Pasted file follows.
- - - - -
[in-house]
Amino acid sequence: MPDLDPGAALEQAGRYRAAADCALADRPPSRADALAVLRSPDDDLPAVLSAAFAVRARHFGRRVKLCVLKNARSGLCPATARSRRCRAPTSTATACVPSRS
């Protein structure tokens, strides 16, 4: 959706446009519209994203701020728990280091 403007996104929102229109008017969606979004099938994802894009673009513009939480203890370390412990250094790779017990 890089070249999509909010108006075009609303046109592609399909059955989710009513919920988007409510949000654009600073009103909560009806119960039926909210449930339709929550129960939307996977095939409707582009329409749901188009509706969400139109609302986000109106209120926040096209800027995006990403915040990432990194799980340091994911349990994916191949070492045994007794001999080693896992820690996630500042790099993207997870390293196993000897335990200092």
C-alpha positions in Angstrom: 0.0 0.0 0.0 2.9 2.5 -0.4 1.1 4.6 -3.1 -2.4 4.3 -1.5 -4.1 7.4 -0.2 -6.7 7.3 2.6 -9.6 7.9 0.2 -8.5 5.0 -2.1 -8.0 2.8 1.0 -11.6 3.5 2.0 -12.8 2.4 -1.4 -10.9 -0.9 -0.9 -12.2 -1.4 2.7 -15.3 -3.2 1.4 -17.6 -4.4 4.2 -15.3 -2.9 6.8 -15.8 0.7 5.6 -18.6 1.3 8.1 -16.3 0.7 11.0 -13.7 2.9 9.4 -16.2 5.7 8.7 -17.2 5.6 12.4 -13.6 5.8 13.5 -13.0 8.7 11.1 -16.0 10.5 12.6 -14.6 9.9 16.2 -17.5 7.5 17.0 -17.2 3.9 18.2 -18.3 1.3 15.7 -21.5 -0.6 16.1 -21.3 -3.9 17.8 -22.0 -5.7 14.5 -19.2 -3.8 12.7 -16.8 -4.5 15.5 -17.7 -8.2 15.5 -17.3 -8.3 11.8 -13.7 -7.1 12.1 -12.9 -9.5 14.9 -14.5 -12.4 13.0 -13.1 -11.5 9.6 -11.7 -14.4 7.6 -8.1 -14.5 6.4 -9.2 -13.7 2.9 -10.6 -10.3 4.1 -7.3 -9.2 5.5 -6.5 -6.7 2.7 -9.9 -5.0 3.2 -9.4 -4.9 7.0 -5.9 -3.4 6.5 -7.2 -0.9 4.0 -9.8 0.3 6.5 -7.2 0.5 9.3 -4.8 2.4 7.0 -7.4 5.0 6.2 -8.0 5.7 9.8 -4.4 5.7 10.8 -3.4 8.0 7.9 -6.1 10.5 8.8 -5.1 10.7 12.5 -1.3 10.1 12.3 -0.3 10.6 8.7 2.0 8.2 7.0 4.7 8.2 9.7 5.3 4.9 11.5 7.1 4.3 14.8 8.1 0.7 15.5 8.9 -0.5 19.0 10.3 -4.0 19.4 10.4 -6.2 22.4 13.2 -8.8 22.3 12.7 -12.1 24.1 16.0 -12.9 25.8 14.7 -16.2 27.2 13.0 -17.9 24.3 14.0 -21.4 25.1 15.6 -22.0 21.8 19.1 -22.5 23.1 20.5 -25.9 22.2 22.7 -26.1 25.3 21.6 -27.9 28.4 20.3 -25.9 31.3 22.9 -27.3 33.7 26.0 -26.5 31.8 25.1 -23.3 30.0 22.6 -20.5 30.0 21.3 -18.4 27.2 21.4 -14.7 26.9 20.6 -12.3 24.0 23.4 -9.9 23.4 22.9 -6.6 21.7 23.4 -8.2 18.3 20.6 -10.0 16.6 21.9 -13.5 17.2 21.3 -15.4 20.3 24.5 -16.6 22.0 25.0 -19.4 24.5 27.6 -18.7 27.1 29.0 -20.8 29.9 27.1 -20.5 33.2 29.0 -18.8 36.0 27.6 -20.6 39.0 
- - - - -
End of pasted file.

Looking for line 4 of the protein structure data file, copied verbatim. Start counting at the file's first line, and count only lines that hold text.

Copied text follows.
C-alpha positions in Angstrom: 0.0 0.0 0.0 2.9 2.5 -0.4 1.1 4.6 -3.1 -2.4 4.3 -1.5 -4.1 7.4 -0.2 -6.7 7.3 2.6 -9.6 7.9 0.2 -8.5 5.0 -2.1 -8.0 2.8 1.0 -11.6 3.5 2.0 -12.8 2.4 -1.4 -10.9 -0.9 -0.9 -12.2 -1.4 2.7 -15.3 -3.2 1.4 -17.6 -4.4 4.2 -15.3 -2.9 6.8 -15.8 0.7 5.6 -18.6 1.3 8.1 -16.3 0.7 11.0 -13.7 2.9 9.4 -16.2 5.7 8.7 -17.2 5.6 12.4 -13.6 5.8 13.5 -13.0 8.7 11.1 -16.0 10.5 12.6 -14.6 9.9 16.2 -17.5 7.5 17.0 -17.2 3.9 18.2 -18.3 1.3 15.7 -21.5 -0.6 16.1 -21.3 -3.9 17.8 -22.0 -5.7 14.5 -19.2 -3.8 12.7 -16.8 -4.5 15.5 -17.7 -8.2 15.5 -17.3 -8.3 11.8 -13.7 -7.1 12.1 -12.9 -9.5 14.9 -14.5 -12.4 13.0 -13.1 -11.5 9.6 -11.7 -14.4 7.6 -8.1 -14.5 6.4 -9.2 -13.7 2.9 -10.6 -10.3 4.1 -7.3 -9.2 5.5 -6.5 -6.7 2.7 -9.9 -5.0 3.2 -9.4 -4.9 7.0 -5.9 -3.4 6.5 -7.2 -0.9 4.0 -9.8 0.3 6.5 -7.2 0.5 9.3 -4.8 2.4 7.0 -7.4 5.0 6.2 -8.0 5.7 9.8 -4.4 5.7 10.8 -3.4 8.0 7.9 -6.1 10.5 8.8 -5.1 10.7 12.5 -1.3 10.1 12.3 -0.3 10.6 8.7 2.0 8.2 7.0 4.7 8.2 9.7 5.3 4.9 11.5 7.1 4.3 14.8 8.1 0.7 15.5 8.9 -0.5 19.0 10.3 -4.0 19.4 10.4 -6.2 22.4 13.2 -8.8 22.3 12.7 -12.1 24.1 16.0 -12.9 25.8 14.7 -16.2 27.2 13.0 -17.9 24.3 14.0 -21.4 25.1 15.6 -22.0 21.8 19.1 -22.5 23.1 20.5 -25.9 22.2 22.7 -26.1 25.3 21.6 -27.9 28.4 20.3 -25.9 31.3 22.9 -27.3 33.7 26.0 -26.5 31.8 25.1 -23.3 30.0 22.6 -20.5 30.0 21.3 -18.4 27.2 21.4 -14.7 26.9 20.6 -12.3 24.0 23.4 -9.9 23.4 22.9 -6.6 21.7 23.4 -8.2 18.3 20.6 -10.0 16.6 21.9 -13.5 17.2 21.3 -15.4 20.3 24.5 -16.6 22.0 25.0 -19.4 24.5 27.6 -18.7 27.1 29.0 -20.8 29.9 27.1 -20.5 33.2 29.0 -18.8 36.0 27.6 -20.6 39.0 